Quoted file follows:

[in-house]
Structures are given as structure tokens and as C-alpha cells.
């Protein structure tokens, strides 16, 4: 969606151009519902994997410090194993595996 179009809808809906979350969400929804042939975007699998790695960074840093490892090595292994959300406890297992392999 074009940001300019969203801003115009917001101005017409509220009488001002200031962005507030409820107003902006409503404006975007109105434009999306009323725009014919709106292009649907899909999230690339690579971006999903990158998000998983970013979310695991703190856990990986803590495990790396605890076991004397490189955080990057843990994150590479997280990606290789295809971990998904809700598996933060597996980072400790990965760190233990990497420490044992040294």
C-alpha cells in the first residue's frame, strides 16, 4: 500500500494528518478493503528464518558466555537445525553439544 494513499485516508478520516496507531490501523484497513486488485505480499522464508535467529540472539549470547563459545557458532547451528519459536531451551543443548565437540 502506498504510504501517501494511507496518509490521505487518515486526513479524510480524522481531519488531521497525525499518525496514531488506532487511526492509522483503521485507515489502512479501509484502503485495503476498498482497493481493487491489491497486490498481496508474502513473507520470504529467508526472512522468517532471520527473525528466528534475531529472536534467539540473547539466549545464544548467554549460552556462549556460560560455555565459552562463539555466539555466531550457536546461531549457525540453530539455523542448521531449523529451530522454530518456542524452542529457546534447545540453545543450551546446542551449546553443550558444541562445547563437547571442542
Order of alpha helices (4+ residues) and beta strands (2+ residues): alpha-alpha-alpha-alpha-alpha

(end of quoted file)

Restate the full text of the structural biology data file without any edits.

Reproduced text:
[in-house]
Structures are given as structure tokens and as C-alpha cells.
């Protein structure tokens, strides 16, 4: 969606151009519902994997410090194993595996 179009809808809906979350969400929804042939975007699998790695960074840093490892090595292994959300406890297992392999 074009940001300019969203801003115009917001101005017409509220009488001002200031962005507030409820107003902006409503404006975007109105434009999306009323725009014919709106292009649907899909999230690339690579971006999903990158998000998983970013979310695991703190856990990986803590495990790396605890076991004397490189955080990057843990994150590479997280990606290789295809971990998904809700598996933060597996980072400790990965760190233990990497420490044992040294």
C-alpha cells in the first residue's frame, strides 16, 4: 500500500494528518478493503528464518558466555537445525553439544 494513499485516508478520516496507531490501523484497513486488485505480499522464508535467529540472539549470547563459545557458532547451528519459536531451551543443548565437540 502506498504510504501517501494511507496518509490521505487518515486526513479524510480524522481531519488531521497525525499518525496514531488506532487511526492509522483503521485507515489502512479501509484502503485495503476498498482497493481493487491489491497486490498481496508474502513473507520470504529467508526472512522468517532471520527473525528466528534475531529472536534467539540473547539466549545464544548467554549460552556462549556460560560455555565459552562463539555466539555466531550457536546461531549457525540453530539455523542448521531449523529451530522454530518456542524452542529457546534447545540453545543450551546446542551449546553443550558444541562445547563437547571442542
Order of alpha helices (4+ residues) and beta strands (2+ residues): alpha-alpha-alpha-alpha-alpha